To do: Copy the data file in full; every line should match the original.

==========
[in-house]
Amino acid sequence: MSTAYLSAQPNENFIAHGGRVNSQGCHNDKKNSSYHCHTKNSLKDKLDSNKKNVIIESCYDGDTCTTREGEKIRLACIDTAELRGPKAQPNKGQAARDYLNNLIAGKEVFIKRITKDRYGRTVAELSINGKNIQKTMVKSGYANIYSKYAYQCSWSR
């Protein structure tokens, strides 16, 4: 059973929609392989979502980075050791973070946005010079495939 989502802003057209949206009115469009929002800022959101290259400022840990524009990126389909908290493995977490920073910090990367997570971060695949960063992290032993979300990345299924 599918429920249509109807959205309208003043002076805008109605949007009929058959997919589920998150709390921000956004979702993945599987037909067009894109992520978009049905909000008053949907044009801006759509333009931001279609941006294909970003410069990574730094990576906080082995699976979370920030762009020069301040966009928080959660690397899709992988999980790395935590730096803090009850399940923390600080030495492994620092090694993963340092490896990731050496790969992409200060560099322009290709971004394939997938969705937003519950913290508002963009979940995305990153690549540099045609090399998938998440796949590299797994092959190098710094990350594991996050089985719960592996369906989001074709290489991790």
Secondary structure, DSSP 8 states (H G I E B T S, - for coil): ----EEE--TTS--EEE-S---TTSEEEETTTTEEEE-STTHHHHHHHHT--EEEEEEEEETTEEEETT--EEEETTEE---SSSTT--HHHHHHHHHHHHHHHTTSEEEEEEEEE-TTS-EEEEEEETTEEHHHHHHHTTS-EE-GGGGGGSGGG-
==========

[in-house]
Amino acid sequence: MSTAYLSAQPNENFIAHGGRVNSQGCHNDKKNSSYHCHTKNSLKDKLDSNKKNVIIESCYDGDTCTTREGEKIRLACIDTAELRGPKAQPNKGQAARDYLNNLIAGKEVFIKRITKDRYGRTVAELSINGKNIQKTMVKSGYANIYSKYAYQCSWSR
């Protein structure tokens, strides 16, 4: 059973929609392989979502980075050791973070946005010079495939 989502802003057209949206009115469009929002800022959101290259400022840990524009990126389909908290493995977490920073910090990367997570971060695949960063992290032993979300990345299924 599918429920249509109807959205309208003043002076805008109605949007009929058959997919589920998150709390921000956004979702993945599987037909067009894109992520978009049905909000008053949907044009801006759509333009931001279609941006294909970003410069990574730094990576906080082995699976979370920030762009020069301040966009928080959660690397899709992988999980790395935590730096803090009850399940923390600080030495492994620092090694993963340092490896990731050496790969992409200060560099322009290709971004394939997938969705937003519950913290508002963009979940995305990153690549540099045609090399998938998440796949590299797994092959190098710094990350594991996050089985719960592996369906989001074709290489991790």
Secondary structure, DSSP 8 states (H G I E B T S, - for coil): ----EEE--TTS--EEE-S---TTSEEEETTTTEEEE-STTHHHHHHHHT--EEEEEEEEETTEEEETT--EEEETTEE---SSSTT--HHHHHHHHHHHHHHHTTSEEEEEEEEE-TTS-EEEEEEETTEEHHHHHHHTTS-EE-GGGGGGSGGG-